The big lefty worked seven strong innings to beat his former team for the first time since signing a $161 million, seven-year contract with New York as a free agent in December.
"Early on, you got the feeling this could be a special night for CC in his return," Yankees manager Joe Girardi said. "He had good stuff and was throwing strikes."
Sabathia, who is 4-0 with a 2.08 ERA in his last five starts, knew the situation.
"Any pitcher who tells you they don't know is lying," Sabathia said. "But I don't know what no-hit stuff feels like. I just know I felt comfortable being back on the mound here. I wasn't nervous."
Sabathia (5-3) allowed three runs, five hits and three walks, striking out eight. And he wasn't surprised by the fans' reaction to his effort. He was neither loudly jeered nor cheered -- unlike Thursday night at the Cleveland Cavaliers' playoff game when basketball fans booed him soundly.
"These are baseball fans here and they know how much I cared for their team," Sabathia said. "They know how I tried to play for them. There were a lot of Yankees fans here, too."
"It starts with pitching," Yankees third baseman Alex Rodriguez said. "CC had phenomenal stuff. His velocity was up to 98 [mph] with a good changeup. But everybody is contributing. We're 25 men deep."
New York also played its 16th straight errorless game, one short of the major league record set by the Red Sox in June 2006, according to the Elias Sports Bureau.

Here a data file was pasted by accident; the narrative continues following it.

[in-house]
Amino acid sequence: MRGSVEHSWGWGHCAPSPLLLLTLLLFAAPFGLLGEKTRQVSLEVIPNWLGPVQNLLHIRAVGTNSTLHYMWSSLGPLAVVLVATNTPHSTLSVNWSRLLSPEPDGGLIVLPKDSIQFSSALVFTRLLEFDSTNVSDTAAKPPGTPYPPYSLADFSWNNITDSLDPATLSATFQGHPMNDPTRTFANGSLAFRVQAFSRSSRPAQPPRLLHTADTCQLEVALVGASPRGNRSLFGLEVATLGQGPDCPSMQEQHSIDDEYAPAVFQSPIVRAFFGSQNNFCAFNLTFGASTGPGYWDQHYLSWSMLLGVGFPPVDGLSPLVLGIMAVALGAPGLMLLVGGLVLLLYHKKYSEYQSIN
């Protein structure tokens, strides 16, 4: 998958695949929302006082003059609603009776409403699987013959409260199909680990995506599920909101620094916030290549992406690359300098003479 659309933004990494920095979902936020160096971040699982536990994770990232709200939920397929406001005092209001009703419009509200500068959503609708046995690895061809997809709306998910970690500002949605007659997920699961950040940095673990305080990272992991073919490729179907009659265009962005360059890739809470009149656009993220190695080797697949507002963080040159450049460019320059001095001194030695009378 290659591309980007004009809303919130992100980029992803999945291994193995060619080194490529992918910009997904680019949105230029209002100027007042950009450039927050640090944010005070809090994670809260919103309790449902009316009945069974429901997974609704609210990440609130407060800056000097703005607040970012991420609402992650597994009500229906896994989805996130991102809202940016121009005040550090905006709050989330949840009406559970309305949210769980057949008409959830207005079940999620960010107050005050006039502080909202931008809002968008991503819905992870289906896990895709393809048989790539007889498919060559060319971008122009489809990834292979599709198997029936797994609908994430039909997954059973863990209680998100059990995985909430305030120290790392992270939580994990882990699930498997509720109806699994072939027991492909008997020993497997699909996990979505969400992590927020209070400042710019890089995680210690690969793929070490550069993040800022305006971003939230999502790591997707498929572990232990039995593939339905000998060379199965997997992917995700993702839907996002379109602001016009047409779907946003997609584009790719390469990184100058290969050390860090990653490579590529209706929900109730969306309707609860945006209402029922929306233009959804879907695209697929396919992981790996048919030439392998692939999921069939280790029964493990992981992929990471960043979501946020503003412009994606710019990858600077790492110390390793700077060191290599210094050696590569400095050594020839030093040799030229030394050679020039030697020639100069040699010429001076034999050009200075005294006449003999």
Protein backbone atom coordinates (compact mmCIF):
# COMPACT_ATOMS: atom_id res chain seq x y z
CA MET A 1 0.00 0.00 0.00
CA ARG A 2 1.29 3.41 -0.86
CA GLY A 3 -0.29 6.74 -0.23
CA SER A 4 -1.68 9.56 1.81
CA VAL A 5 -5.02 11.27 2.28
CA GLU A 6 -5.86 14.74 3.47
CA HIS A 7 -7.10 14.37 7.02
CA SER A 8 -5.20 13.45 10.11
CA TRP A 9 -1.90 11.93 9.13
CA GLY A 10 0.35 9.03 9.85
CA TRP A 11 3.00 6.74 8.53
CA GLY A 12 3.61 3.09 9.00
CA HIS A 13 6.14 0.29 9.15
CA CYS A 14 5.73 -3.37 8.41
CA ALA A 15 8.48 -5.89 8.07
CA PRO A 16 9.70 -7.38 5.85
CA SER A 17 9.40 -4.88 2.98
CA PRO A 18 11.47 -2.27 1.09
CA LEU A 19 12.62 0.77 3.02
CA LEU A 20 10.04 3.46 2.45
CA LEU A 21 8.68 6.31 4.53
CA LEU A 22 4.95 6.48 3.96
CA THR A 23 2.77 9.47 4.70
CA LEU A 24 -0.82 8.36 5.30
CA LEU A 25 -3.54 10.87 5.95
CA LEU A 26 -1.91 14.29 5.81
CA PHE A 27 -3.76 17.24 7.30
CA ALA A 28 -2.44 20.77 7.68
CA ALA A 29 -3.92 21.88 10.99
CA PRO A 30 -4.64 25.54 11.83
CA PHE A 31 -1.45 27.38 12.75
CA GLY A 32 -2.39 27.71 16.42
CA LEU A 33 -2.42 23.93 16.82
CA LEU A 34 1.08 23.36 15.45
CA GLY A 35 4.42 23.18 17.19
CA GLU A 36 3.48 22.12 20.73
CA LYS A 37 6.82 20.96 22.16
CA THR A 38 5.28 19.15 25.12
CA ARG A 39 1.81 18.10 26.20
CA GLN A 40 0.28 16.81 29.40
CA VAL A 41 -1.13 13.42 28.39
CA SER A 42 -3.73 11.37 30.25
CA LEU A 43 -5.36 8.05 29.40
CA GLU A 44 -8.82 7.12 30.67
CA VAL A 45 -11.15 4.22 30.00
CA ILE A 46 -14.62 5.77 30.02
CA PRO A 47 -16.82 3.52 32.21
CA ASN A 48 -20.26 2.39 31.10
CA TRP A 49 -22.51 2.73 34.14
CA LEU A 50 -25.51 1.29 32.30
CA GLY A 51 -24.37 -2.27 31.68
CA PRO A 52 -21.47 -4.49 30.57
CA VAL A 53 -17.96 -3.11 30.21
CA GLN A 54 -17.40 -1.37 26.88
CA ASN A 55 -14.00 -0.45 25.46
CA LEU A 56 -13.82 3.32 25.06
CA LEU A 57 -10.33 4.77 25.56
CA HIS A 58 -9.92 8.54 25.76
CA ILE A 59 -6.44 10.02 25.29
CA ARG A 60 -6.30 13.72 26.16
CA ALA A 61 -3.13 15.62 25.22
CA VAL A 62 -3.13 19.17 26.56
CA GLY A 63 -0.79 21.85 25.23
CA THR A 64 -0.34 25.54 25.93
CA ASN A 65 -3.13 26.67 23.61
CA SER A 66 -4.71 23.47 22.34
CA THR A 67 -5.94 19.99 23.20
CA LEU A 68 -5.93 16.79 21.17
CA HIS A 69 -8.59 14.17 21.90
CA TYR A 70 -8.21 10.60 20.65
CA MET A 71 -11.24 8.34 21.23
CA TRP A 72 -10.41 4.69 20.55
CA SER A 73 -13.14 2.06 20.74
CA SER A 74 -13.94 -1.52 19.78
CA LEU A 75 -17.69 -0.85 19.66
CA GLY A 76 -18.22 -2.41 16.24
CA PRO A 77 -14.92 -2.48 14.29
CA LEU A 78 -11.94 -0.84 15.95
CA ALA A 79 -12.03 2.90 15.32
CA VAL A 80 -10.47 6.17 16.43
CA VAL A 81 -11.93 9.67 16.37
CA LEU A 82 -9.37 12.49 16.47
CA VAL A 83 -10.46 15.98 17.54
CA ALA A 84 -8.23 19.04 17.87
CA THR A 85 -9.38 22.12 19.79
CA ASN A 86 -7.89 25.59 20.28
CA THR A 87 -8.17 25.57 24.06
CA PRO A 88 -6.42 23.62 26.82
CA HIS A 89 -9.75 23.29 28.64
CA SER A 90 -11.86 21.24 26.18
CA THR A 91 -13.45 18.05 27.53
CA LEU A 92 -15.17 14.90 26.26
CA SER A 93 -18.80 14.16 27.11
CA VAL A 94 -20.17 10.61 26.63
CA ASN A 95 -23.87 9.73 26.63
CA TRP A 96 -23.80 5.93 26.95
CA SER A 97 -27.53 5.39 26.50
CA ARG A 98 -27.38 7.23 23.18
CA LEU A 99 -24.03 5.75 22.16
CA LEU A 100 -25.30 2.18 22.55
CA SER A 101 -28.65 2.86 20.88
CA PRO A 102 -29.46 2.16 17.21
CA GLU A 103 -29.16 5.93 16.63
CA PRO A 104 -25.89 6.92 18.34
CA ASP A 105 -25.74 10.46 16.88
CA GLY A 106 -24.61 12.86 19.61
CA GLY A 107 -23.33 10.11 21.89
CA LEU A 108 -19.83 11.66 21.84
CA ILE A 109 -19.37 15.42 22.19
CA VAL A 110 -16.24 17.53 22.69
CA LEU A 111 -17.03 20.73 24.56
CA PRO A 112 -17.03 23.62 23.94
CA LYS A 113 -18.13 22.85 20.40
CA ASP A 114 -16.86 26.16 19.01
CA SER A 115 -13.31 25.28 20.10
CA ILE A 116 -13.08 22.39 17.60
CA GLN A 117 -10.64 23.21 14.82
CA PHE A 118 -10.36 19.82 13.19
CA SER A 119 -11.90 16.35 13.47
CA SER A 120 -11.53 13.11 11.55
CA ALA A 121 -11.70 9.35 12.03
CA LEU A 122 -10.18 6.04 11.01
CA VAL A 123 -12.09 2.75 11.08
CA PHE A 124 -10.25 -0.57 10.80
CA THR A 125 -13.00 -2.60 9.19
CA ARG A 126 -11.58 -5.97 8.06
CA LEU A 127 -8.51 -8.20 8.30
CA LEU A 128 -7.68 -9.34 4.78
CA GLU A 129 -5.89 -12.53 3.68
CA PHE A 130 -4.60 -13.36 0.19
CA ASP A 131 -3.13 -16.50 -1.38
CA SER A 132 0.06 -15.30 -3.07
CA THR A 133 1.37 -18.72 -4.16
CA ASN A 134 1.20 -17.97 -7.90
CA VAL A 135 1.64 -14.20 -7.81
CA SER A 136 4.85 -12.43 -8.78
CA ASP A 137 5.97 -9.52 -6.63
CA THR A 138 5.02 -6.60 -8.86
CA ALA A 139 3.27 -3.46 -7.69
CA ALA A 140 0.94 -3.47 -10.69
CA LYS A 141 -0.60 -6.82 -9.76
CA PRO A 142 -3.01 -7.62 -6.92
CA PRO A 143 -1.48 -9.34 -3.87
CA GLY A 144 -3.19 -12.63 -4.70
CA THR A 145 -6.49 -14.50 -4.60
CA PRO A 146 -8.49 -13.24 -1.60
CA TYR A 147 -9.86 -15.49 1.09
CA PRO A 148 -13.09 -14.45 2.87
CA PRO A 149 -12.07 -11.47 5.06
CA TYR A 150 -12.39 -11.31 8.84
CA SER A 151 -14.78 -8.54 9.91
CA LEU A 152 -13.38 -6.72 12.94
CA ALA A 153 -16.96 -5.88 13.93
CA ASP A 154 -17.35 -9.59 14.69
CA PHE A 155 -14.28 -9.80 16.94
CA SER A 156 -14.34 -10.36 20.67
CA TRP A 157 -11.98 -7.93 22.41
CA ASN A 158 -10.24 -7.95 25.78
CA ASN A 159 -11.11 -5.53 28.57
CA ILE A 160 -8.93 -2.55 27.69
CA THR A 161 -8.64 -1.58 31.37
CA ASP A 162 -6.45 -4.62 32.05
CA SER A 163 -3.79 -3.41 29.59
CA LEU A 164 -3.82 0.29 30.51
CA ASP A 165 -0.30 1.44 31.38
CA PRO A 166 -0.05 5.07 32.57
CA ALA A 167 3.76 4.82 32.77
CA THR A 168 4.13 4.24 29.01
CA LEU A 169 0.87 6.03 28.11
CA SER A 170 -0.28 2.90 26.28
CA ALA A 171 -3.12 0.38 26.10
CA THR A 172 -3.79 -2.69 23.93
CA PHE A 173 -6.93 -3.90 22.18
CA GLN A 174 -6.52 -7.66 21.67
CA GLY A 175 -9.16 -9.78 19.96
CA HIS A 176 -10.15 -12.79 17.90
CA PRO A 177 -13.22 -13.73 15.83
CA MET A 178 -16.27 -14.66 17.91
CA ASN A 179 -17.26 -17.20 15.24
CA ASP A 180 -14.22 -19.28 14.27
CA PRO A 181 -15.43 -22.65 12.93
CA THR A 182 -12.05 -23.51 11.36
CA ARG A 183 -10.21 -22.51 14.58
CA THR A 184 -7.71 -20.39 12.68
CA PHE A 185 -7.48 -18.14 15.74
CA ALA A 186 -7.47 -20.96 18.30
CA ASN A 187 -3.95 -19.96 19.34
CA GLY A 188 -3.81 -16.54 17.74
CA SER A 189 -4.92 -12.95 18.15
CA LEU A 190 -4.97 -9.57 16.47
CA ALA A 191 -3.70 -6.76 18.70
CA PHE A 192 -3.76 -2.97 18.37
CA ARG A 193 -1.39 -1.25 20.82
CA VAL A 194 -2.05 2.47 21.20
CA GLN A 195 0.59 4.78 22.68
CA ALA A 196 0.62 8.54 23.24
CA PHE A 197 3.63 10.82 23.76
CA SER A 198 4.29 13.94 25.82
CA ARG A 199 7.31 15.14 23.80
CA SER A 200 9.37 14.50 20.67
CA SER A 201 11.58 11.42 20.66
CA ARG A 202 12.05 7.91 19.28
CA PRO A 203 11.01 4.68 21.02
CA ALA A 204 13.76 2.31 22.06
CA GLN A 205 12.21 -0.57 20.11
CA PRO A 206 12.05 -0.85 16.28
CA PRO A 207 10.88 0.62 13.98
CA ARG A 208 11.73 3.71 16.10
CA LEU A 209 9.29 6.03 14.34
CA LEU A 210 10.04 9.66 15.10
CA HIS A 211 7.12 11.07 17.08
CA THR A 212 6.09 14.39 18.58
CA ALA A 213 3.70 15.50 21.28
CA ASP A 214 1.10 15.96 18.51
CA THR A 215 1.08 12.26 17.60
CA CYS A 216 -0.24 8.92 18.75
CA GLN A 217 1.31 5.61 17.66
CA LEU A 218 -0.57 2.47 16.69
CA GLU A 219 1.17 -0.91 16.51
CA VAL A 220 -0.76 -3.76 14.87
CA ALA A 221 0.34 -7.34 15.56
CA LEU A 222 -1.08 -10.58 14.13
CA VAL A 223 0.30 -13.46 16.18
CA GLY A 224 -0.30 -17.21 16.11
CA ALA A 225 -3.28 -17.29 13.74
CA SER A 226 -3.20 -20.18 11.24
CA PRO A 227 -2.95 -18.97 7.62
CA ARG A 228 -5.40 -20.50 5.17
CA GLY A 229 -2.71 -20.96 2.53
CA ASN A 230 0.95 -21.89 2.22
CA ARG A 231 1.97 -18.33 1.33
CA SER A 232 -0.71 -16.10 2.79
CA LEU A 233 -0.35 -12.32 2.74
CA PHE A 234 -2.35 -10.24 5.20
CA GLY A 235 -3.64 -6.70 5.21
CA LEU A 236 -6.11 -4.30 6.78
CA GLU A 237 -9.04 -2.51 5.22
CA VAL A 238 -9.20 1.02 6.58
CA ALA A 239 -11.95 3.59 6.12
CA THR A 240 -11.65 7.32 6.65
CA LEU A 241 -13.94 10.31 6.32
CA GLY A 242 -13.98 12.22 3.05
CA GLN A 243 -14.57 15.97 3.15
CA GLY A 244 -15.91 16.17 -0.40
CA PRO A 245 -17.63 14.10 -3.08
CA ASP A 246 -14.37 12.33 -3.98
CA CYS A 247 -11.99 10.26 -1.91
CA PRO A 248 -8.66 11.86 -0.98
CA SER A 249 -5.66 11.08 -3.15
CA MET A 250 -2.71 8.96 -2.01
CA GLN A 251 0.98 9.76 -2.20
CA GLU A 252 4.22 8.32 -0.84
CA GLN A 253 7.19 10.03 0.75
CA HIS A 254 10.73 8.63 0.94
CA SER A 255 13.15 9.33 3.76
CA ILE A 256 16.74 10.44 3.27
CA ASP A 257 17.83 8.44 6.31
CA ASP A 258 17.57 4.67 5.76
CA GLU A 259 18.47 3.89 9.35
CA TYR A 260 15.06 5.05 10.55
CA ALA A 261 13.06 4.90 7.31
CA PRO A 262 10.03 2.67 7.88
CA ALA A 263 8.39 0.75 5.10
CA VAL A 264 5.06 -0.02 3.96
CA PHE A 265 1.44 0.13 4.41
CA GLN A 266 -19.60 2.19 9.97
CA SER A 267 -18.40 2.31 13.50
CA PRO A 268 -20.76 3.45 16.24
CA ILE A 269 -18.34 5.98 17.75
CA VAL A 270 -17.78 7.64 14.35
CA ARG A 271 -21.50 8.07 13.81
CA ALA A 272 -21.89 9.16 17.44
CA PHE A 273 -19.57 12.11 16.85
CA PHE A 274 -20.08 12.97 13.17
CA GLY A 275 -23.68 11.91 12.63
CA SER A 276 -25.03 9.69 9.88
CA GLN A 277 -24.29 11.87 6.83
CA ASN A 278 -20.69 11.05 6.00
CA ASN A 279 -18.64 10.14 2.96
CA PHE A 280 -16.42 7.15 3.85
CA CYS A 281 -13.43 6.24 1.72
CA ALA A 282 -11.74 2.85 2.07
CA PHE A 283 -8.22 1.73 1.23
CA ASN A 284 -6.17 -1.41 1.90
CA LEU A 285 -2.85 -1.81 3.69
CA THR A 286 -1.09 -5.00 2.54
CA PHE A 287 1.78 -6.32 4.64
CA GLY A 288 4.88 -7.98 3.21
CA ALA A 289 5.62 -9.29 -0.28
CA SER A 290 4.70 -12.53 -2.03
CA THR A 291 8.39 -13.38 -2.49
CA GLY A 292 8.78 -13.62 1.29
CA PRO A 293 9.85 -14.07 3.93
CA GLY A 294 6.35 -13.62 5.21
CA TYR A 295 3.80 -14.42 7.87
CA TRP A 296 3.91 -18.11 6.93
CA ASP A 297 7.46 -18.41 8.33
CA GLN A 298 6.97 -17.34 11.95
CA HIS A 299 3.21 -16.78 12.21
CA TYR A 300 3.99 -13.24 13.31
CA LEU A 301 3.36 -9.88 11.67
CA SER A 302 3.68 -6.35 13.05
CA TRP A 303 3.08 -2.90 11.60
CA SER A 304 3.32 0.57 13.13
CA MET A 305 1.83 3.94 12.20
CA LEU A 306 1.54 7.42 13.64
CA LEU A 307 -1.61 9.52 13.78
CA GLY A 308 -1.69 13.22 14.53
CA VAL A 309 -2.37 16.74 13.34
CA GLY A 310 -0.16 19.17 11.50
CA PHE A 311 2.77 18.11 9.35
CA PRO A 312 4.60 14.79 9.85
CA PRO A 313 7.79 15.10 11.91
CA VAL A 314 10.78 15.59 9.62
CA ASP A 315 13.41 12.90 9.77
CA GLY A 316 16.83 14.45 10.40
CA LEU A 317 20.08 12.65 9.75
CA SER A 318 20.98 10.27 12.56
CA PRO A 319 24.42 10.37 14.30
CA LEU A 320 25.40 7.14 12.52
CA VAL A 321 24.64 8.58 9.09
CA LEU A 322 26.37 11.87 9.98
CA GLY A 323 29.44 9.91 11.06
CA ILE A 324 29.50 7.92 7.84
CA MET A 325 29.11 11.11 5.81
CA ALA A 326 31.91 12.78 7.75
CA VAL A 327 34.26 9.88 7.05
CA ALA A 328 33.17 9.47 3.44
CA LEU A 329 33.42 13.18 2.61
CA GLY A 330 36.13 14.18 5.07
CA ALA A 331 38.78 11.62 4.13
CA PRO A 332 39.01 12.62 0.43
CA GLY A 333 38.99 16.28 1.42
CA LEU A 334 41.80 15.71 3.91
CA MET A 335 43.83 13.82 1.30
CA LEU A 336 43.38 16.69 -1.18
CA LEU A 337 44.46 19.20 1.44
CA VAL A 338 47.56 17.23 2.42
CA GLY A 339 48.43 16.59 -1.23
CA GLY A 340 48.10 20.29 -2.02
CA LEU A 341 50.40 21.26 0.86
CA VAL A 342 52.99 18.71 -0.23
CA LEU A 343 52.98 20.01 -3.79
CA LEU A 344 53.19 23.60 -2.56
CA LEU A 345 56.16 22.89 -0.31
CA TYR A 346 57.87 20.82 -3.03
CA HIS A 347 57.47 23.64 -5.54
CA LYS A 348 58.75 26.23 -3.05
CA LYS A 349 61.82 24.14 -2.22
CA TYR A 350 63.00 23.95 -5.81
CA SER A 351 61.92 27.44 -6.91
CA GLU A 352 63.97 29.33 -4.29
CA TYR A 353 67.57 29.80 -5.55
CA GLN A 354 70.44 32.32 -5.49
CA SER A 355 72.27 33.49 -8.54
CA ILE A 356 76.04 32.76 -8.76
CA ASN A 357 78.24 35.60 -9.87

"It's great to have defense like that behind you," Sabathia said. "Even after I left, A-Rod made a play on a ball that I thought was foul and turned it into an out."
It was a dismal night for Cleveland sports fans.
As LeBron James and the Cavaliers were eliminated in the NBA's Eastern Conference finals at Orlando, the last-place Indians lost their top hitter to an injury.
Cleveland catcher Victor Martinez fouled a ball off his left knee in the first inning and was replaced. The Indians said X-rays were negative and Martinez, hitting .350 with seven homers and 36 RBI, is day to day with a bruise.
"Victor's a great friend, but that's baseball and you have to focus on your game and forget everything else," Sabathia said.
Sabathia went 106-71 with a 3.83 ERA for Cleveland from 2001-08, including 19-7 with a 3.21 ERA in 2007 when he became the team's first Cy Young Award winner in 35 years. The Indians couldn't sign him to a contract extension a year ago and traded him to Milwaukee in July for a package of prospects.
The 6-foot-7, 290-pounder led the Brewers to their first postseason appearance in 26 years before signing with New York.
The Yankees struck quickly against Fausto Carmona (2-5). Posada opened the second with his sixth homer. One out later, Swisher hit his 10th, over the wall in center.
Garko's throwing error loaded the bases and Jeter followed with a two-run single. Damon then singled home a run and Choo bobbled the ball, allowing Jeter to go to third.
With two outs, Cano lined a bases-loaded single for two more runs and a 7-0 lead.
"There were a couple of plays we didn't make that would have helped us," Indians manager Eric Wedge said. "We need to be better than that."
Sabathia allowed only one walk until Choo singled off his pitching hand with one out in the fifth. Garko and Jamey Carroll had RBI singles later in the inning to make it 7-2.
Choo and Grady Sizemore homered for Cleveland. Carmona gave up four earned runs and eight hits over four innings.
- Cano struck out with two on to end the first. It snapped his career-high streak without a strikeout at 54 at-bats.
- Indians DH Travis Hafner, on an injury rehab assignment at Triple-A Columbus, didn't play Saturday because of soreness in his right shoulder.